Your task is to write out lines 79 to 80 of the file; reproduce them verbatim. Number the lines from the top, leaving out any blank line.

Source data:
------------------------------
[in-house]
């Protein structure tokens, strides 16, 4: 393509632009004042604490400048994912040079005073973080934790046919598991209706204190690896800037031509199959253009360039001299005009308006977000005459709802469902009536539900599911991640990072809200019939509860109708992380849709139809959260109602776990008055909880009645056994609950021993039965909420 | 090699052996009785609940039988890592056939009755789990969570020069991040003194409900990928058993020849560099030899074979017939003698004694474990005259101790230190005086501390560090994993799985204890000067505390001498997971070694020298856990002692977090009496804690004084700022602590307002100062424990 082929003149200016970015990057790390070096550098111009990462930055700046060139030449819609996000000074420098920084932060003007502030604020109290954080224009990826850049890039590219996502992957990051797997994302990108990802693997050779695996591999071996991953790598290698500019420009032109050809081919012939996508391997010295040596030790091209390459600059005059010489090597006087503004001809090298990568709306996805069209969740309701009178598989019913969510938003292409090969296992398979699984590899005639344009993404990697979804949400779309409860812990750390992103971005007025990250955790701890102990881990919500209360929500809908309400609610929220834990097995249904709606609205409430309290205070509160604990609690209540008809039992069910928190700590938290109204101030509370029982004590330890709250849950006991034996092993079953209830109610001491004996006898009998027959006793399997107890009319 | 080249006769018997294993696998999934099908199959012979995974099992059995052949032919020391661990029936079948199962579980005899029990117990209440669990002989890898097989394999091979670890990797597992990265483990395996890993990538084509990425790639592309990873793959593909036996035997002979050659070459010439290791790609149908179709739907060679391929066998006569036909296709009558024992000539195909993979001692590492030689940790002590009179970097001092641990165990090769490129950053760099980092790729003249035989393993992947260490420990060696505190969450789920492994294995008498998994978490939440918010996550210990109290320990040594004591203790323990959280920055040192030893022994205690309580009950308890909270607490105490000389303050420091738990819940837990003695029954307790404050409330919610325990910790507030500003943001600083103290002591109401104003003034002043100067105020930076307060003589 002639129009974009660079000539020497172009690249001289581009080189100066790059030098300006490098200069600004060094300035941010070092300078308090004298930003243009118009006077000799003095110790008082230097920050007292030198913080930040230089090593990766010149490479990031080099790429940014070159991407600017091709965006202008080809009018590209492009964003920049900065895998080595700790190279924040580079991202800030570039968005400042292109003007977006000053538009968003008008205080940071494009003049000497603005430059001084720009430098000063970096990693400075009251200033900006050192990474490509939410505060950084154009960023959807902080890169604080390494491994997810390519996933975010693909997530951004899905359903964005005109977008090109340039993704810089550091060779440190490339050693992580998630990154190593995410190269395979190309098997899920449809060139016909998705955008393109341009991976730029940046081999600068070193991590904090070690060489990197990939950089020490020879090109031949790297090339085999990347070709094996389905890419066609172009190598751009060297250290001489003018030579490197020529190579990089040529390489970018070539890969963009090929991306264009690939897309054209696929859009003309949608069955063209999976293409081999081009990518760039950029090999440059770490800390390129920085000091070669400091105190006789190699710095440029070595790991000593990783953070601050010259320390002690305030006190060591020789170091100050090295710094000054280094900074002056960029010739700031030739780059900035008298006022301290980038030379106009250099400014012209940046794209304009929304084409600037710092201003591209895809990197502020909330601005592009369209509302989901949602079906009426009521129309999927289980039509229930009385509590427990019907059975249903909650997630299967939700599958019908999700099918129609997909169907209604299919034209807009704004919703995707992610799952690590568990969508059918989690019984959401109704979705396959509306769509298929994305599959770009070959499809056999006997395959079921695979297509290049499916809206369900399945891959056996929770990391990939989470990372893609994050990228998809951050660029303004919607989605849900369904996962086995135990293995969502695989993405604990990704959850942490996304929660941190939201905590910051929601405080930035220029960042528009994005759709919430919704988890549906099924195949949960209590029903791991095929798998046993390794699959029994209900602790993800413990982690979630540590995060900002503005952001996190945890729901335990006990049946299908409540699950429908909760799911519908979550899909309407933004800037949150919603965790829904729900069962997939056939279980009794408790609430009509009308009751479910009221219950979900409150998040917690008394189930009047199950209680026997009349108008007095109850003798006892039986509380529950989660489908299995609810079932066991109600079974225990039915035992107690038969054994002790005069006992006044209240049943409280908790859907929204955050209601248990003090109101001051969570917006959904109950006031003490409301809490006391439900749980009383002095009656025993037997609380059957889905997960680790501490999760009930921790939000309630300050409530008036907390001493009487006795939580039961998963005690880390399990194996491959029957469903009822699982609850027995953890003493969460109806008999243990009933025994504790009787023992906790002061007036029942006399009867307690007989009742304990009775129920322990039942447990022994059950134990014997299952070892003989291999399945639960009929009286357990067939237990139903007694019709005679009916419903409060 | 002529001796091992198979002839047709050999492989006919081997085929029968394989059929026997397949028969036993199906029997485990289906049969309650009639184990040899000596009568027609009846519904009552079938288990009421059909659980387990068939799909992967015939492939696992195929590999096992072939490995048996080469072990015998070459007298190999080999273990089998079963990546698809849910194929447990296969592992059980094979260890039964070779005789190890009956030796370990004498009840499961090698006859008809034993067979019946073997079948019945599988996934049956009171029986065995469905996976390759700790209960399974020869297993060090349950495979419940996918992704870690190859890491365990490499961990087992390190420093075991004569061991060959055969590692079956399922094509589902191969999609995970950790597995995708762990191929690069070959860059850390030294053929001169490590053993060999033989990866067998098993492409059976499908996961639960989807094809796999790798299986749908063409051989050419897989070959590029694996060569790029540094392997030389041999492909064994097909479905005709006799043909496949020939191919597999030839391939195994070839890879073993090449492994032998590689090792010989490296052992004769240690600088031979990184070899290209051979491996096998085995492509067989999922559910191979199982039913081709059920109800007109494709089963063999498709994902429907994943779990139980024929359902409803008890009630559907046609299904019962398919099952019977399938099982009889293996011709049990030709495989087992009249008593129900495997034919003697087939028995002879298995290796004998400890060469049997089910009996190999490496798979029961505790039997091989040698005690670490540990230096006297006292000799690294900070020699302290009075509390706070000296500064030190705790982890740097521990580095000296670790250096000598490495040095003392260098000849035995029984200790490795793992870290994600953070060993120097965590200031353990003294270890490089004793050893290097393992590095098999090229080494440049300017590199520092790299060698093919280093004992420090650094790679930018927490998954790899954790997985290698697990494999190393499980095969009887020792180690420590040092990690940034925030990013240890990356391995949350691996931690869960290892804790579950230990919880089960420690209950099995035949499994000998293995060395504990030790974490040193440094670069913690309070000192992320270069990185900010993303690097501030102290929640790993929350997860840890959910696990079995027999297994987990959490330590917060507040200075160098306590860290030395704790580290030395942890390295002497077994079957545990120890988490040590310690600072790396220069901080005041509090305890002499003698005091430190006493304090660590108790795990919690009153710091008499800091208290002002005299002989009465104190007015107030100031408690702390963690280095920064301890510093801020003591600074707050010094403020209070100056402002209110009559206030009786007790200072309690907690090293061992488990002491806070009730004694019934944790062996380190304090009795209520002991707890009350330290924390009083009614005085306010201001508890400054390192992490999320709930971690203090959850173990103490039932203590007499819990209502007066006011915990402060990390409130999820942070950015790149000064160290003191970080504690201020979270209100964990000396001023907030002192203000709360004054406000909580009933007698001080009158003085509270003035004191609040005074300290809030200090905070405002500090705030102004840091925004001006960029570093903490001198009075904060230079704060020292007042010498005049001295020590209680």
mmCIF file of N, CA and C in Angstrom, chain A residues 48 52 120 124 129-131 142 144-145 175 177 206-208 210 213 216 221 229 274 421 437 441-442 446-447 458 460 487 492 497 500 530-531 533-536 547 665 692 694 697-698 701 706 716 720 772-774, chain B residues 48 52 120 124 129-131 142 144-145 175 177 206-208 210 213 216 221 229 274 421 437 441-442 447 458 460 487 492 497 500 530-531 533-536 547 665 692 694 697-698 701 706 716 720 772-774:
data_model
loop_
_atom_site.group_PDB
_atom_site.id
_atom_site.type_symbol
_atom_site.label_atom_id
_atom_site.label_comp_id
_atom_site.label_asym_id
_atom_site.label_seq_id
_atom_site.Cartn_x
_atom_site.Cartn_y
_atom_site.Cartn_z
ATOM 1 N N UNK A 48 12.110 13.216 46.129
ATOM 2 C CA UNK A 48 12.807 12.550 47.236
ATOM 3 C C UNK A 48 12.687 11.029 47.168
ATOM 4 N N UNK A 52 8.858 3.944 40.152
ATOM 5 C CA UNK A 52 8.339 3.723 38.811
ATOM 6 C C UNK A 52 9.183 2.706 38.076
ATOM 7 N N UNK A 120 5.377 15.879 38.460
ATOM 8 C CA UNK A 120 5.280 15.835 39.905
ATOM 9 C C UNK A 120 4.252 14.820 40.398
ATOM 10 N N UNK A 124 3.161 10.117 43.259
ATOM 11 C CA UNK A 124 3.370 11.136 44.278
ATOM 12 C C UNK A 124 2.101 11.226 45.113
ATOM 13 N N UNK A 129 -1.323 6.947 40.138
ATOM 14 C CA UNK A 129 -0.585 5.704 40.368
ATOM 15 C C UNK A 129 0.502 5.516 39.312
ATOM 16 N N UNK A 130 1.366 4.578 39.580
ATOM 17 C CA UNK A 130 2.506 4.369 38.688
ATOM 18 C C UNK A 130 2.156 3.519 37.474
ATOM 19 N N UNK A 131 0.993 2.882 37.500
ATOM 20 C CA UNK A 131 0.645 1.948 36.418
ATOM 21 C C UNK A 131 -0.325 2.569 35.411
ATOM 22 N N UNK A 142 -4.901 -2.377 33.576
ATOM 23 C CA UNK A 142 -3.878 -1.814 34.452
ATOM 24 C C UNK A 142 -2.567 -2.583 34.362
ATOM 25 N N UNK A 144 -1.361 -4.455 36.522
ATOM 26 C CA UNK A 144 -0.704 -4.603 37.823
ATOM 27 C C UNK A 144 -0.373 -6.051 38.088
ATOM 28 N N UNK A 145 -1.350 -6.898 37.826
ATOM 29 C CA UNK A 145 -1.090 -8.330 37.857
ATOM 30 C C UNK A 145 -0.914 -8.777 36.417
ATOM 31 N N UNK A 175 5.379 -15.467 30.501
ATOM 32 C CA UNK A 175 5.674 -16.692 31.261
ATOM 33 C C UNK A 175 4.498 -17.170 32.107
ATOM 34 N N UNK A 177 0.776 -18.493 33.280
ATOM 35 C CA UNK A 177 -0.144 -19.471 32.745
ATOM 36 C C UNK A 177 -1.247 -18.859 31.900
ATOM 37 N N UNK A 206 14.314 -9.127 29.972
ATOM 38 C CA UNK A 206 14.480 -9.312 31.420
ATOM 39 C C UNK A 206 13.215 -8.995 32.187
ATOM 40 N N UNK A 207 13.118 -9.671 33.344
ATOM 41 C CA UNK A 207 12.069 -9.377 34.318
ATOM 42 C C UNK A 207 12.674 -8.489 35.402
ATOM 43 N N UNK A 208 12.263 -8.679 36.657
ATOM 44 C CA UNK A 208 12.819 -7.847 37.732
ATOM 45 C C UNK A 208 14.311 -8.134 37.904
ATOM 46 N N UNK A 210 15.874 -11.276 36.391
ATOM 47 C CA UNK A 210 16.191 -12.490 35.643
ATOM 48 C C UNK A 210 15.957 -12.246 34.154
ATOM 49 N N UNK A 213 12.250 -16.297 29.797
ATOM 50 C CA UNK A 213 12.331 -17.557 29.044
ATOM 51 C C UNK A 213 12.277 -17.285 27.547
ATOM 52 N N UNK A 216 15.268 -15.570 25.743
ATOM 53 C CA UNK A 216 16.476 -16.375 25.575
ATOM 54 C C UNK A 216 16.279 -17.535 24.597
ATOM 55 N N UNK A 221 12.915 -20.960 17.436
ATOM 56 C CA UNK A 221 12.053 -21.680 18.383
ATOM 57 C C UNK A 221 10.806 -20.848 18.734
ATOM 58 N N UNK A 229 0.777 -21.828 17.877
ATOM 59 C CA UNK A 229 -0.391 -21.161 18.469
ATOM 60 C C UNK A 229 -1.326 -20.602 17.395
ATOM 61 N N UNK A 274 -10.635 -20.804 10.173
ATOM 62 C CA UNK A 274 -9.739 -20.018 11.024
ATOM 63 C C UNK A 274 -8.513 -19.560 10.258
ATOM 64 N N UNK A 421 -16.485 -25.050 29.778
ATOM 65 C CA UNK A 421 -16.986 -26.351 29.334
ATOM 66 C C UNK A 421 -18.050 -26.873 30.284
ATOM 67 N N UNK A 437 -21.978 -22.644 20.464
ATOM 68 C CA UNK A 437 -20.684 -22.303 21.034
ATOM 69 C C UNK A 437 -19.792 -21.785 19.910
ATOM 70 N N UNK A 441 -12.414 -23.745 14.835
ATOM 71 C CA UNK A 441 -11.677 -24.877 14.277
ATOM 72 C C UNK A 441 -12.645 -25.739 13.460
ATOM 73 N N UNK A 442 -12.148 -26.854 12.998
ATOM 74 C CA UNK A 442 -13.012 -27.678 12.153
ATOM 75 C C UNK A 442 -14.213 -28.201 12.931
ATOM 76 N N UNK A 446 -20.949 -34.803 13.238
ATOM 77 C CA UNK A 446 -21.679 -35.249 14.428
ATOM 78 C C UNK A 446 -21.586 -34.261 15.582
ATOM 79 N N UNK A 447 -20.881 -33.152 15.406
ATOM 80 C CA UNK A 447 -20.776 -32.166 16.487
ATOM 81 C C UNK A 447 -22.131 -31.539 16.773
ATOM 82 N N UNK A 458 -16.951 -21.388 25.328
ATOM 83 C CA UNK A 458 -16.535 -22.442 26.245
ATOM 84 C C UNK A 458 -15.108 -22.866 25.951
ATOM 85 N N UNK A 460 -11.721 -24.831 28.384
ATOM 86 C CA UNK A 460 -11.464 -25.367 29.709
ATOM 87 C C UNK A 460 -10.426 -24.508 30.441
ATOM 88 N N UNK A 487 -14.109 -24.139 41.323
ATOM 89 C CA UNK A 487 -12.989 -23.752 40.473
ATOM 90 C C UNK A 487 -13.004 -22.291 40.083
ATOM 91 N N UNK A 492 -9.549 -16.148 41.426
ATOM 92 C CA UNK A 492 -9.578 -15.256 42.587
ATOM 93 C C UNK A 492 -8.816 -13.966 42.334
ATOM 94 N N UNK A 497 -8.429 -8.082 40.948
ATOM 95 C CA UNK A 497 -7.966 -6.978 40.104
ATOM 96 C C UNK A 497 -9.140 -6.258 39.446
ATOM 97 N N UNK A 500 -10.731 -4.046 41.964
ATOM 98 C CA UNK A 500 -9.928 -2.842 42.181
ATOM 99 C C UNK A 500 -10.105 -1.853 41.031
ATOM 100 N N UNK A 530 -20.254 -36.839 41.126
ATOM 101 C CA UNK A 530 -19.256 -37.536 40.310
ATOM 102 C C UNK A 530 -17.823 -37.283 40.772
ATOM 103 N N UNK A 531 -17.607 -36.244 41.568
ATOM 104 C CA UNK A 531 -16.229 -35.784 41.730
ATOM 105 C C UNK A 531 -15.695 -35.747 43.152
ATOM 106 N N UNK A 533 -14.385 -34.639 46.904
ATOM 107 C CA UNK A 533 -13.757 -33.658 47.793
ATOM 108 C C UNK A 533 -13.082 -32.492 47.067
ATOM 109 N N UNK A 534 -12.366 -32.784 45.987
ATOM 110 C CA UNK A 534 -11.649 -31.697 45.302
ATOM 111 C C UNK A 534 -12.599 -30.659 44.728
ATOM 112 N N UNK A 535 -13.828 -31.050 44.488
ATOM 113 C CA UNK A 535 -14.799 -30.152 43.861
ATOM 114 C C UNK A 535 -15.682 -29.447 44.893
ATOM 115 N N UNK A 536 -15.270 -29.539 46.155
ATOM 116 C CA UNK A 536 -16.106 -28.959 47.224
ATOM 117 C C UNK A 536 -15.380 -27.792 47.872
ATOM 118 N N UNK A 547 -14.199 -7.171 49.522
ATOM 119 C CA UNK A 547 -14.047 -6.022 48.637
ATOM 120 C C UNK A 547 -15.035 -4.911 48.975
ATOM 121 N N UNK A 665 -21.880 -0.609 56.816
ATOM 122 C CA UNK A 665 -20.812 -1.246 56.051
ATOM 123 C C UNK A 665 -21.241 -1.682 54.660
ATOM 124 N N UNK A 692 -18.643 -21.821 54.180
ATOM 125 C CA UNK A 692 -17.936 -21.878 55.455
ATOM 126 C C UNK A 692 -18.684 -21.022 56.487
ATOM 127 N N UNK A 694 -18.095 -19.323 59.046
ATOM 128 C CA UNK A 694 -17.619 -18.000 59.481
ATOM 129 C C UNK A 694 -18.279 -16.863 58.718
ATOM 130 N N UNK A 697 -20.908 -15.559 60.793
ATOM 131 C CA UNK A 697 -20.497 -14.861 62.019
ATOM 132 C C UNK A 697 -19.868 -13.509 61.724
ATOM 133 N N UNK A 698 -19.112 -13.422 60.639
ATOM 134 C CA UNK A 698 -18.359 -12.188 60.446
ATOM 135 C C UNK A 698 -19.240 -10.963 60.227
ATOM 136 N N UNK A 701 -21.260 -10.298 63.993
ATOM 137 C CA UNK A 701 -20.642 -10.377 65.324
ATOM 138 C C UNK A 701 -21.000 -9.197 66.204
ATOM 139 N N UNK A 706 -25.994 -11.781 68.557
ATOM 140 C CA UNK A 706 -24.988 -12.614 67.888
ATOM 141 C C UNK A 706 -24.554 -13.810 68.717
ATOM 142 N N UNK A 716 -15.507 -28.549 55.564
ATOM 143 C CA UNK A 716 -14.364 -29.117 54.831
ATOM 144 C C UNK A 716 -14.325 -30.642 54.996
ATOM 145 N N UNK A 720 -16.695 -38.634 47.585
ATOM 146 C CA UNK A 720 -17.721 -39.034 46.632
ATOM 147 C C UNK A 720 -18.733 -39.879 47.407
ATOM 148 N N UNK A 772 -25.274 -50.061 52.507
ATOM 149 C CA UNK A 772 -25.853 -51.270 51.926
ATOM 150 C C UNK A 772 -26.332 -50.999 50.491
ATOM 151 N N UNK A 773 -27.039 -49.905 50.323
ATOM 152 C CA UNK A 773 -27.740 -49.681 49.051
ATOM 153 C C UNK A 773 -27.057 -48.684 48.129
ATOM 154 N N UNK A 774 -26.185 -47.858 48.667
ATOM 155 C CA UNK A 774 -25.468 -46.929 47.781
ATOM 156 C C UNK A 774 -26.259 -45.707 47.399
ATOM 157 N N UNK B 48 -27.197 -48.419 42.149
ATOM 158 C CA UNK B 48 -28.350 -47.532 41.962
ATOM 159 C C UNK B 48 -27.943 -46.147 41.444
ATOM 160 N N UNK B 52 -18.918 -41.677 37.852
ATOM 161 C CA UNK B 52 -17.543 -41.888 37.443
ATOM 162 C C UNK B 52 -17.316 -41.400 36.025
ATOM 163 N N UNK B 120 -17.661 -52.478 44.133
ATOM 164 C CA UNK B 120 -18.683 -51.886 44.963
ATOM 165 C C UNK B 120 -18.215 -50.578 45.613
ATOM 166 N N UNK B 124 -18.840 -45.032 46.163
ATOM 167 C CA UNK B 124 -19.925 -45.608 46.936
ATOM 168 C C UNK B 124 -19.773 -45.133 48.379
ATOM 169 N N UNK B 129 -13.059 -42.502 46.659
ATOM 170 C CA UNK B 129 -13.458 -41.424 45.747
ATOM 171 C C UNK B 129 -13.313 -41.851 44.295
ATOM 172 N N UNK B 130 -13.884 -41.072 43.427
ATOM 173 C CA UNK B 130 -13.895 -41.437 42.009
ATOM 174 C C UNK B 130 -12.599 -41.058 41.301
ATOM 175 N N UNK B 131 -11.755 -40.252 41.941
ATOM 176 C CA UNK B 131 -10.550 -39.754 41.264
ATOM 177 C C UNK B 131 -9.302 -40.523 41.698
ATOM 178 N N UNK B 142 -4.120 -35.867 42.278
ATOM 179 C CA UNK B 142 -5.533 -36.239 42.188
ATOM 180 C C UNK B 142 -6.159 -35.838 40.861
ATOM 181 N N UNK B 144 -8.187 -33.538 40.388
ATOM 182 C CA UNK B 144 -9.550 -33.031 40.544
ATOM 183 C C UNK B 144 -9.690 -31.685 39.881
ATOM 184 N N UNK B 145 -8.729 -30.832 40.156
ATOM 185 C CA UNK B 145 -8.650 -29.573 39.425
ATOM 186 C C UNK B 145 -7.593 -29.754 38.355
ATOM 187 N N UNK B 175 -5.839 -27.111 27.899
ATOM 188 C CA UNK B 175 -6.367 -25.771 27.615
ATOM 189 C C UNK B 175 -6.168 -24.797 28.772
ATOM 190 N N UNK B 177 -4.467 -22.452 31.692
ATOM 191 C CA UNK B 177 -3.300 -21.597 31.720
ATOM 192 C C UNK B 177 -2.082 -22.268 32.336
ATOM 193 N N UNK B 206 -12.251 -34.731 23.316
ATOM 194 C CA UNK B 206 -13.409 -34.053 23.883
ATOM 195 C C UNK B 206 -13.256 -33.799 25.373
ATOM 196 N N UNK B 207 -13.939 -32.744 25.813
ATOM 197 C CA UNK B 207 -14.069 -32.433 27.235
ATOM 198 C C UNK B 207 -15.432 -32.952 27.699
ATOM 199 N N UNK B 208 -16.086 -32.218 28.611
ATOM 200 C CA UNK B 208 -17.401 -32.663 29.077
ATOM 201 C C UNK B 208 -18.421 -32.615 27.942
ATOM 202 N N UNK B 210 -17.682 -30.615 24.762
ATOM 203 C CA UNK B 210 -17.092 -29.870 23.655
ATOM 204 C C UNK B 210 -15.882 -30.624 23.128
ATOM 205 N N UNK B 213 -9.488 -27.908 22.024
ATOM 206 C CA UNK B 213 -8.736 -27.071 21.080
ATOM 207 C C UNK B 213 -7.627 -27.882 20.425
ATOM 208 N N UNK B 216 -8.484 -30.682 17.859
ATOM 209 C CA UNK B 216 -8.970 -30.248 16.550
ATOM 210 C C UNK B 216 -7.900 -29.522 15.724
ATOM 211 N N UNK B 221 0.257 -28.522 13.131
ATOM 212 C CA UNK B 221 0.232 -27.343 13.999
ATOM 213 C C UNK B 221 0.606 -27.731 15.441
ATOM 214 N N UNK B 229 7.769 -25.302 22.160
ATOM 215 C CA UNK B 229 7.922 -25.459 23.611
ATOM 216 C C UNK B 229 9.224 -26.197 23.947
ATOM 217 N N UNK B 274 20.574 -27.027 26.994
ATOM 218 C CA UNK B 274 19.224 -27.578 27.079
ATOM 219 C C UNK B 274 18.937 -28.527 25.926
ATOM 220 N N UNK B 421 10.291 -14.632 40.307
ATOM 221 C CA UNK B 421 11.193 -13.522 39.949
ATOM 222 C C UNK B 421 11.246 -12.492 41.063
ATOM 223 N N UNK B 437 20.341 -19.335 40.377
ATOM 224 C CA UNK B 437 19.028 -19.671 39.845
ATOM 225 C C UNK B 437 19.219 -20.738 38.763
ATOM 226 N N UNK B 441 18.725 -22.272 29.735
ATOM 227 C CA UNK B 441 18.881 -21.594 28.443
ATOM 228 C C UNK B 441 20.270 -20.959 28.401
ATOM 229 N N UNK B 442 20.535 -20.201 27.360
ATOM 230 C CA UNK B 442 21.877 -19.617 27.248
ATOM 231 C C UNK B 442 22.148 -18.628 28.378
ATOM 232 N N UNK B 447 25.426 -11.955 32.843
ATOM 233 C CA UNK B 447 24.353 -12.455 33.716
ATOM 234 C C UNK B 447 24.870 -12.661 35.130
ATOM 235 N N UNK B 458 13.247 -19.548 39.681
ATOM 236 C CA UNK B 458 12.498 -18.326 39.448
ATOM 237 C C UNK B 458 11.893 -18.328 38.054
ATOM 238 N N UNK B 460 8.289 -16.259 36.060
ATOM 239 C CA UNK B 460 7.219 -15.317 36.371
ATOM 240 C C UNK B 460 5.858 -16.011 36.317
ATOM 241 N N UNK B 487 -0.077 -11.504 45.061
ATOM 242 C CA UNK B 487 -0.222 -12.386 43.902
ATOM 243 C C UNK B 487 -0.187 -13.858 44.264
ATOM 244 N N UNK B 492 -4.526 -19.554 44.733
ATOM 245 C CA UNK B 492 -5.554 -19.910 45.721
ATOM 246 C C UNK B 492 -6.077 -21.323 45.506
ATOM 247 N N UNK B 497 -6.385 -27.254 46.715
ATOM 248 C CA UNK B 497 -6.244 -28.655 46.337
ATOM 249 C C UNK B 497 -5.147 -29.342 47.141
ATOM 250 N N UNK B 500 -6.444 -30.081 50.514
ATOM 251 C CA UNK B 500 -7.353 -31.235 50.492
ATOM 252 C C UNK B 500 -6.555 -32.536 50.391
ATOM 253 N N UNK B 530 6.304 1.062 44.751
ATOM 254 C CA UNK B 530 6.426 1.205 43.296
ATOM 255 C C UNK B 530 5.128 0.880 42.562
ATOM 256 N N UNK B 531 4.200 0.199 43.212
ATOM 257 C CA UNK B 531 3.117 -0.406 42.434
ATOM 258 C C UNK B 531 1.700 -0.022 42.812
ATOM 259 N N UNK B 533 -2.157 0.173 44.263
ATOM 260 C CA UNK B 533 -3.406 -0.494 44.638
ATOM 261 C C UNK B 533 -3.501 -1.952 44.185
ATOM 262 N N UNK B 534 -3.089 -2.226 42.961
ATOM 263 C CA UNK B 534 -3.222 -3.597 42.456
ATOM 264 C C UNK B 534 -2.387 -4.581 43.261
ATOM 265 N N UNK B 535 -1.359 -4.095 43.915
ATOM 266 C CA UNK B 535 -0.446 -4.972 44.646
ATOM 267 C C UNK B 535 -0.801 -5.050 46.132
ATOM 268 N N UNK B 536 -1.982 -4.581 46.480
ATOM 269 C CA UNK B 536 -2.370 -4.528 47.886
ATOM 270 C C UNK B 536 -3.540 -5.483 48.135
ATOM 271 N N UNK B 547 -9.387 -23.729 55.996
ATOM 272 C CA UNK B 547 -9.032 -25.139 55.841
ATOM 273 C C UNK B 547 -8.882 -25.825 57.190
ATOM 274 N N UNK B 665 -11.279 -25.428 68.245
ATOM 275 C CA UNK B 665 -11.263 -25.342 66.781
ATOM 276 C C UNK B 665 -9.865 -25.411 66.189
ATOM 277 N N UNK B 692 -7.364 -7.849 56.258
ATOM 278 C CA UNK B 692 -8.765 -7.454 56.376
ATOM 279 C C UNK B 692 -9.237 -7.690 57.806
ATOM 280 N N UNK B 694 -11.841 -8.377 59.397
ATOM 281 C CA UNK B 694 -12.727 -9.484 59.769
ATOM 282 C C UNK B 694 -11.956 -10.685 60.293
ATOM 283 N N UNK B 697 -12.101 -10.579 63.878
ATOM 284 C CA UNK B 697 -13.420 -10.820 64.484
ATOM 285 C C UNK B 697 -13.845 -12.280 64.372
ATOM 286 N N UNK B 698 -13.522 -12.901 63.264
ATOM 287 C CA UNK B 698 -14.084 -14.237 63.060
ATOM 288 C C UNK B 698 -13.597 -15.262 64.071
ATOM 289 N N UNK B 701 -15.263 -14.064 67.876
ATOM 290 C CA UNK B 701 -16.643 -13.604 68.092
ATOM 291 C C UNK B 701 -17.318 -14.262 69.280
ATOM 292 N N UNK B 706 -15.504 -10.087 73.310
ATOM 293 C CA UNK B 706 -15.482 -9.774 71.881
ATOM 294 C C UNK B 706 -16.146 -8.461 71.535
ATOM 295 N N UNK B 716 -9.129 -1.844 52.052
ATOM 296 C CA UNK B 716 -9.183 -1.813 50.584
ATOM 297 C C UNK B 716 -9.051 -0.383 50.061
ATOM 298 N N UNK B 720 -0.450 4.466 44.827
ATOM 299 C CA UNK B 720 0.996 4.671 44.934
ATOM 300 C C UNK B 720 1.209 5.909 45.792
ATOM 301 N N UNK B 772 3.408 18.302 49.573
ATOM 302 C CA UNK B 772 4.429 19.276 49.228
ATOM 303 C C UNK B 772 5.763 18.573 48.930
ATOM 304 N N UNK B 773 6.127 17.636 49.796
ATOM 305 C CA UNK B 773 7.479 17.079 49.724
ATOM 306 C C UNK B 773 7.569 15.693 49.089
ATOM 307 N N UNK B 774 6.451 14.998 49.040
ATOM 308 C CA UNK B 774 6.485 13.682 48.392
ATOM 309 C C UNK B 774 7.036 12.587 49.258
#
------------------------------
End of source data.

ATOM 64 N N UNK A 421 -16.485 -25.050 29.778
ATOM 65 C CA UNK A 421 -16.986 -26.351 29.334